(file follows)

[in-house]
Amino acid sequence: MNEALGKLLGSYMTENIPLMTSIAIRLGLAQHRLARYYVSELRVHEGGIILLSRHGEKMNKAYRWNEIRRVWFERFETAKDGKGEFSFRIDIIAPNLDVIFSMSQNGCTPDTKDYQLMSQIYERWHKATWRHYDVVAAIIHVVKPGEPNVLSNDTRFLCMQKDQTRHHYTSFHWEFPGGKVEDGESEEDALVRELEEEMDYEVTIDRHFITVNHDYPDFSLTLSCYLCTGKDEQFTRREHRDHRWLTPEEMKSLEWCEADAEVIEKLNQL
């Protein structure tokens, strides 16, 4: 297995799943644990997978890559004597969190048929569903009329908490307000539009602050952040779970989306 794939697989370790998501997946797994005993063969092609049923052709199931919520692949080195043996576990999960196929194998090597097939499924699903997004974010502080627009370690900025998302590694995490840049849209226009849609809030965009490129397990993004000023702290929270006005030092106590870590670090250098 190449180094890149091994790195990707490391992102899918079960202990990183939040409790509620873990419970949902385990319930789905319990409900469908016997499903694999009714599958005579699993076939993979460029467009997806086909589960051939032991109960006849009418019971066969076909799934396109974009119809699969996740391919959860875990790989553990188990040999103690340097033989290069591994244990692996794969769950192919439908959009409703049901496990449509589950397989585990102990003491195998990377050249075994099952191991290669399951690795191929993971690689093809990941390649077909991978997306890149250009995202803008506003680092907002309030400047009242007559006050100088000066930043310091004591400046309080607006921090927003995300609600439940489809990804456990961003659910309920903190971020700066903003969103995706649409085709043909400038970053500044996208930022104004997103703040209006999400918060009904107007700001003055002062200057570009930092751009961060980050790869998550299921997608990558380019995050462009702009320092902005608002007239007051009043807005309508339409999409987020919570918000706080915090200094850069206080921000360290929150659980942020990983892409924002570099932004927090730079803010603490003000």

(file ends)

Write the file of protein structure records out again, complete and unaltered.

[in-house]
Amino acid sequence: MNEALGKLLGSYMTENIPLMTSIAIRLGLAQHRLARYYVSELRVHEGGIILLSRHGEKMNKAYRWNEIRRVWFERFETAKDGKGEFSFRIDIIAPNLDVIFSMSQNGCTPDTKDYQLMSQIYERWHKATWRHYDVVAAIIHVVKPGEPNVLSNDTRFLCMQKDQTRHHYTSFHWEFPGGKVEDGESEEDALVRELEEEMDYEVTIDRHFITVNHDYPDFSLTLSCYLCTGKDEQFTRREHRDHRWLTPEEMKSLEWCEADAEVIEKLNQL
């Protein structure tokens, strides 16, 4: 297995799943644990997978890559004597969190048929569903009329908490307000539009602050952040779970989306 794939697989370790998501997946797994005993063969092609049923052709199931919520692949080195043996576990999960196929194998090597097939499924699903997004974010502080627009370690900025998302590694995490840049849209226009849609809030965009490129397990993004000023702290929270006005030092106590870590670090250098 190449180094890149091994790195990707490391992102899918079960202990990183939040409790509620873990419970949902385990319930789905319990409900469908016997499903694999009714599958005579699993076939993979460029467009997806086909589960051939032991109960006849009418019971066969076909799934396109974009119809699969996740391919959860875990790989553990188990040999103690340097033989290069591994244990692996794969769950192919439908959009409703049901496990449509589950397989585990102990003491195998990377050249075994099952191991290669399951690795191929993971690689093809990941390649077909991978997306890149250009995202803008506003680092907002309030400047009242007559006050100088000066930043310091004591400046309080607006921090927003995300609600439940489809990804456990961003659910309920903190971020700066903003969103995706649409085709043909400038970053500044996208930022104004997103703040209006999400918060009904107007700001003055002062200057570009930092751009961060980050790869998550299921997608990558380019995050462009702009320092902005608002007239007051009043807005309508339409999409987020919570918000706080915090200094850069206080921000360290929150659980942020990983892409924002570099932004927090730079803010603490003000």